In all honesty, I am absolutely beyond despair with the whole Brexit thing. Our Parliament is a joke from start to finish as is everyone in there. Had it been handled properly, we would not now see the grinding of the UK economy and parliamentary process which is taking up way too much time and energy out of our politics.
I am also sick of having to write about it. I know you don’t want to keep reading about this subject and all the effects it is going to have on us as an industry. But it does, and therefore I can’t escape from writing about it.
So this time, I wanted to explore one of the potential upsides once we finally move on from this phase of whatever phase we’re in now. And that is a potential boom in the “Made In Britain” label.
Despite what is going on down in London, the fact remains that there is still a great deal of pride when it comes to manufacturing in the UK. Perhaps one of the positives from Brexit will be that it might facilitate a boost in domestic manufacturing as we seek to re-balance the economy. Around the world British manufacturing is still held in high regard, even if nothing much else is right now.
What I am now starting to see more of within UK fenestration is the adoption and promotion of the Made In Britain scheme and logo, or other iterations of that kind. There are already a growing number of well known companies using it, including the likes of Liniar, Solidor, Mumford & Wood, Anglian, Everest, Yale, Masterframe and more. I am also aware of a number of companies who have decided to move production of their products back to the UK.
We don’t always get things right in this industry, but this move towards supporting and promoting British manufactured windows and doors is very much a positive. For two reasons.
The first is that it’s supporting the domestic economy. Whether Brexit came to pass or not, the global economy appears to be on quite a steady slowdown as we enter the end of another economic cycle. So we would have had to find a way to support the economy, and domestic job creation through invested British manufactured windows and doors is a very useful step. Considering there is a skills gap to fill, the more of this we can do as an entire sector the better!
The other benefit from this is the message it gives to home owners. The public still have a solid connection with the “Made In Britain” mantra, and quite rightly. So for the public to be able to see that their windows and doors have been made in the UK, and that the companies they are looking at buying from are supporting the domestic economy is a very big tick in the right box.
Speaking from a personal point of view, a lot of the companies we source our own products from are made in the UK. When I explain to customers that our windows are made in Huddersfield, our composite doors are made in Stoke, our conservatory roofs are made in Blackburn and our vertical sliders are made in Essex, you can see their facial expressions change, almost with a sense of pride. And it’s that feeling that the industry will be seeking to tap into over the next few years.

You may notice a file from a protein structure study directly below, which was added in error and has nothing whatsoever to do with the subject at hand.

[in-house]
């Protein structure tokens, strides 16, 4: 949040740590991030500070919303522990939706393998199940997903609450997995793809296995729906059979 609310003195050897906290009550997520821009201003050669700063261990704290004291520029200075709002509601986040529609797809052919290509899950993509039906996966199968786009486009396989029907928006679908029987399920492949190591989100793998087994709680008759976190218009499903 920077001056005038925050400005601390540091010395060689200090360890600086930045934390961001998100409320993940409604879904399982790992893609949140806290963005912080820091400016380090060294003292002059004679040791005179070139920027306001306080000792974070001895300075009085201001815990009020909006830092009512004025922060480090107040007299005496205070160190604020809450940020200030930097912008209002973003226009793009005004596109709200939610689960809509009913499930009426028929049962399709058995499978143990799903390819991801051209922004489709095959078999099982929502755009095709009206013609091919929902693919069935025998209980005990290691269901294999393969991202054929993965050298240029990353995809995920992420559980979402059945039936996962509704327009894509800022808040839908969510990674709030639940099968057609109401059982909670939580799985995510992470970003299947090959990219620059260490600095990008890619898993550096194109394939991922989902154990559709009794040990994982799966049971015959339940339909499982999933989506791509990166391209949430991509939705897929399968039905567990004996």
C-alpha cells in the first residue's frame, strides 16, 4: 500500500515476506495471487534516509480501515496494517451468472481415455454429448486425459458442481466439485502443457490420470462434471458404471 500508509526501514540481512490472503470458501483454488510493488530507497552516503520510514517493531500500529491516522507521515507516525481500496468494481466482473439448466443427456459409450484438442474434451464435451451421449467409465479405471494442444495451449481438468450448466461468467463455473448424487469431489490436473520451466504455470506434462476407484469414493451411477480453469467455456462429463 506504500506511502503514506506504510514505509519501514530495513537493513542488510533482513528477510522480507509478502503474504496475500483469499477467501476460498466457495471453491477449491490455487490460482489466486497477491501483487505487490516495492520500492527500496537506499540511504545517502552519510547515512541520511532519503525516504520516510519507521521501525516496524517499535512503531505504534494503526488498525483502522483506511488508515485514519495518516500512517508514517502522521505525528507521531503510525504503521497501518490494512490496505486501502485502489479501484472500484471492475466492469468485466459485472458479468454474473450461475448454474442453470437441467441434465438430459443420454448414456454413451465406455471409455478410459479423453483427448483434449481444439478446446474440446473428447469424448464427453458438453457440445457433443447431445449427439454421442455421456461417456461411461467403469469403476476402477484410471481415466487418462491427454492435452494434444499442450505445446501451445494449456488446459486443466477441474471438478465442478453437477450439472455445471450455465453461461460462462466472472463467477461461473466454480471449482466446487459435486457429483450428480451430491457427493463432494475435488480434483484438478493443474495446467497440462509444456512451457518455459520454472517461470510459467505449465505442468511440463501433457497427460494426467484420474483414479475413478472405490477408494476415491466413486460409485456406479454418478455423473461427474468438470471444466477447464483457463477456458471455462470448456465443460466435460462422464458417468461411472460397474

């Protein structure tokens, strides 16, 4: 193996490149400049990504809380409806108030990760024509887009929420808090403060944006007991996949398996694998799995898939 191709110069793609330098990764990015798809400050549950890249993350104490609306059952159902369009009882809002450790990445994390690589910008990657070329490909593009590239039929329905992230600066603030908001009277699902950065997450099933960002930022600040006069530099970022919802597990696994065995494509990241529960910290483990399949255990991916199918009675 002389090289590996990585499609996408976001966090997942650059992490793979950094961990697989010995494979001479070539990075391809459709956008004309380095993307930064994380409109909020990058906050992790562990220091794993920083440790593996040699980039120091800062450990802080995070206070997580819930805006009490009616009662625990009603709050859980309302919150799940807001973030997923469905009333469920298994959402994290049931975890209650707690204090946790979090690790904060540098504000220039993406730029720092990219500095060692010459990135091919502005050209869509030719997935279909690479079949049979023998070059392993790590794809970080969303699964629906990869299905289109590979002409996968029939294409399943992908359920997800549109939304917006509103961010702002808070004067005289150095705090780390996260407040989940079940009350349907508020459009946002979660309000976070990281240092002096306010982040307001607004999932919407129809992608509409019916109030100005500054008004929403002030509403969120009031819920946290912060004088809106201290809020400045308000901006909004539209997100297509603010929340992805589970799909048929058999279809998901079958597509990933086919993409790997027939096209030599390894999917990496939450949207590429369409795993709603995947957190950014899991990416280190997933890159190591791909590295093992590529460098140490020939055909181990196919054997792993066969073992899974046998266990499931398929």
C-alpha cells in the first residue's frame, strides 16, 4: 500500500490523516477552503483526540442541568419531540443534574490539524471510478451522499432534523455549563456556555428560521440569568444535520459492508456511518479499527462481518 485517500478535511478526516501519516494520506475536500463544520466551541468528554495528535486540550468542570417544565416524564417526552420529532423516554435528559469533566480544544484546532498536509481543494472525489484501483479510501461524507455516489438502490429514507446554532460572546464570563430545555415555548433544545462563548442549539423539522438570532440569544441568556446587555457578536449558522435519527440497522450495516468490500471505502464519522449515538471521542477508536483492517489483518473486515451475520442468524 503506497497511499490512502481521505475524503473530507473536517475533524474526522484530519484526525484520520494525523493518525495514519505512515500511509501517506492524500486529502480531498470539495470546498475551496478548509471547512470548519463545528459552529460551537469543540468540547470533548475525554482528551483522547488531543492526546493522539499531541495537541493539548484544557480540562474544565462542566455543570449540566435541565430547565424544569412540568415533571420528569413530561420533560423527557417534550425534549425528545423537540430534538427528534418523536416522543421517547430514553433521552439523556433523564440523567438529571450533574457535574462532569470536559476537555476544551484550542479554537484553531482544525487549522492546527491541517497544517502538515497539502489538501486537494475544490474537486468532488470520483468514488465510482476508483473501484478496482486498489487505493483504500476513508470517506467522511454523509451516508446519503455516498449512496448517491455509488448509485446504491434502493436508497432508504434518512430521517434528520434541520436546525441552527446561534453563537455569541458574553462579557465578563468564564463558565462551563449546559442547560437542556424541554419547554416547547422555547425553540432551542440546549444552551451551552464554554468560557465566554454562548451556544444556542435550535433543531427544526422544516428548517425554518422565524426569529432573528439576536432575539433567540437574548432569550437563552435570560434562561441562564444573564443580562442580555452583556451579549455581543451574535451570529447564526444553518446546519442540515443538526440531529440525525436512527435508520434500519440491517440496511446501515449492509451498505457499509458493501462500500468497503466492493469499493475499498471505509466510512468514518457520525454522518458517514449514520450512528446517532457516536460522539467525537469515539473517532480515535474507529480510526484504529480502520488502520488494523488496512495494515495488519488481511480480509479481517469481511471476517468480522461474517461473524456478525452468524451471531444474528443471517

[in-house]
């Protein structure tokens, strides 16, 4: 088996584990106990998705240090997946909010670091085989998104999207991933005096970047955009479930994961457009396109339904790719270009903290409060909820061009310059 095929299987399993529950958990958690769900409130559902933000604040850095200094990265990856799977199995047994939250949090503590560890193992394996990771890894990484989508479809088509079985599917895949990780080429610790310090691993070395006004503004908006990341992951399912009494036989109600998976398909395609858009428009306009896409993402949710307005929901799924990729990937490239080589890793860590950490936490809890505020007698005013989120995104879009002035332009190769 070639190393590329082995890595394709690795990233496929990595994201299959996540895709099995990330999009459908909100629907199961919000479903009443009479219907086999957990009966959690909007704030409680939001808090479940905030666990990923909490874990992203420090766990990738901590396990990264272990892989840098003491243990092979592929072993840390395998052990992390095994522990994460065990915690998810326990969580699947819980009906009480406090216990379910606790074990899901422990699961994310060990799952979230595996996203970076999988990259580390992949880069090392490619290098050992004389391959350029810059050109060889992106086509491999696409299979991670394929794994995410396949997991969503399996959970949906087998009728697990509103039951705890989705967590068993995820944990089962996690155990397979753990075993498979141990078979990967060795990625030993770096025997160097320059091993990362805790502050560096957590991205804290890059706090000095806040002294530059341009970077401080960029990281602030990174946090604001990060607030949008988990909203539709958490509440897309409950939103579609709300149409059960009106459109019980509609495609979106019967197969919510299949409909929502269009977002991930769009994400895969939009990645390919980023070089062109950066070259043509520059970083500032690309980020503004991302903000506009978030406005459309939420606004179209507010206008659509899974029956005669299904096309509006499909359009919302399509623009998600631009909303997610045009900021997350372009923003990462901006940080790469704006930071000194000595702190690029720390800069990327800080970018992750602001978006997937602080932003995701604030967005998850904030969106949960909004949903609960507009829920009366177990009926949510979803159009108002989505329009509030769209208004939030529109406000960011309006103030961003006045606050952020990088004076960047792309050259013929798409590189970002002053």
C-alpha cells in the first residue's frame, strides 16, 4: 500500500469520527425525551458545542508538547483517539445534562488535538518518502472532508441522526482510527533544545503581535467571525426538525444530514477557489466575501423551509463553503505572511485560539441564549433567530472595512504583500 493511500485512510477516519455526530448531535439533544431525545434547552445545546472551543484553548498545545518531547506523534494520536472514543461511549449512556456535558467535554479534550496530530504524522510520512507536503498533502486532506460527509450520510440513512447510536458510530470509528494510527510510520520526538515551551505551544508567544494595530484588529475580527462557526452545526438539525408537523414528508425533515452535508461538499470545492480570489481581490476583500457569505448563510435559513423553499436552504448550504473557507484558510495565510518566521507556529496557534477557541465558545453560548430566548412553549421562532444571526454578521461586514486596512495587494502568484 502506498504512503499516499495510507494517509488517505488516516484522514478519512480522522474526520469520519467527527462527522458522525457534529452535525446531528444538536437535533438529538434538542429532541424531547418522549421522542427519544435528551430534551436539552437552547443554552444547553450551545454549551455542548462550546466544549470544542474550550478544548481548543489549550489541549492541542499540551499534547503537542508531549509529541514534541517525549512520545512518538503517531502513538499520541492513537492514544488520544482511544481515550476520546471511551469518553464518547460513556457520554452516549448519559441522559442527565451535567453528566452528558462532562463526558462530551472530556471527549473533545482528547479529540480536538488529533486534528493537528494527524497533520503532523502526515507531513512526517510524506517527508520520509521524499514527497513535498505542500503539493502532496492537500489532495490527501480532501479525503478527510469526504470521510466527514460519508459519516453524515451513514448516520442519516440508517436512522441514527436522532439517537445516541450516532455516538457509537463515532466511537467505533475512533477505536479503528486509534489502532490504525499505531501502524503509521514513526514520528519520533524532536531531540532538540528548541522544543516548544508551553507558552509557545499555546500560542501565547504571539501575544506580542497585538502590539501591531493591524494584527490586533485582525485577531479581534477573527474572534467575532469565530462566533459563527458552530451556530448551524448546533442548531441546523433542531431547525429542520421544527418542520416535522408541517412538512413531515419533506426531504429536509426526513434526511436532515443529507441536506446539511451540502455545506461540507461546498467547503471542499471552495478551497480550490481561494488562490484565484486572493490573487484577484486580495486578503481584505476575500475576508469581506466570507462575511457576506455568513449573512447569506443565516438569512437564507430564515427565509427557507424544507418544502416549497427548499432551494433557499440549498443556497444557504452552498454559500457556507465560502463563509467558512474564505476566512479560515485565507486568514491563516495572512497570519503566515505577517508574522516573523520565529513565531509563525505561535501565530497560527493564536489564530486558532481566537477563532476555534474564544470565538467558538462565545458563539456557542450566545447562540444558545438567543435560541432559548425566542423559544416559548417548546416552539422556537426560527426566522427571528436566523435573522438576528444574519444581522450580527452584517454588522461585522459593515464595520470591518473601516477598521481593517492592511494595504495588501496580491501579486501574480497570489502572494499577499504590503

Tapping into pride
When you think about what is actually made here in the UK within fenestration the list is longer than you think. Systems companies like Deceuninck, Liniar, Eurocell, VEKA, REHAU and others all extrude in the UK. Hardware companies such as From The Anvil, Traditional Window Fittings and Ventiss are designed and made in the UK. Timber alternative window systems, like those made by Residence 9 and Evolution were designed here and are made here. The more you dig into it, the more you realise that some of the very best products available are indeed made right here.
What we are seeing more of now, and will see a lot more of in the years to come, is the highlighting of that fact. Both to itself on a B2B level, and to home owners in an attempt to demonstrate willing to get behind the UK economy. We will see more companies start to add the British flag to their marketing materials and campaigns. We’ll see it on social media a lot more as well.
And there is absolutely nothing wrong with that. What we make here (generally speaking) is good. Yes there are scales of qualities, but if a home owner wanted to buy a high end window or door, they can have the reassurance that a British made option, installed by a good installations company, is going to leave them happy and with a product that will last them a long time.
Perhaps the only thing we might see are some companies who might be a tad wary of what the British flag represents for those on the fringes of what is decent and right. We know that it has been hijacked by certain extreme groups who are wrongly using it to back up their foul commentary and actions. I know that for some of the bigger fenestration companies who might be considering upping their “Made In Britain” message there will be a debate as to how to approach this without risking drawing in unwanted reactions. It’s sad that we have to take things like this into consideration, but that is the way of the world right now.
Generally speaking though, a boost of “Made In Britain” marketing will be a good thing for this industry. It resonates well within the industry and with the general public who still have a strong connection with domestic manufacturing. I will be keeping an eye out at the FIT Show for companies who are displaying the Union Jack and using it as a selling point for their products.
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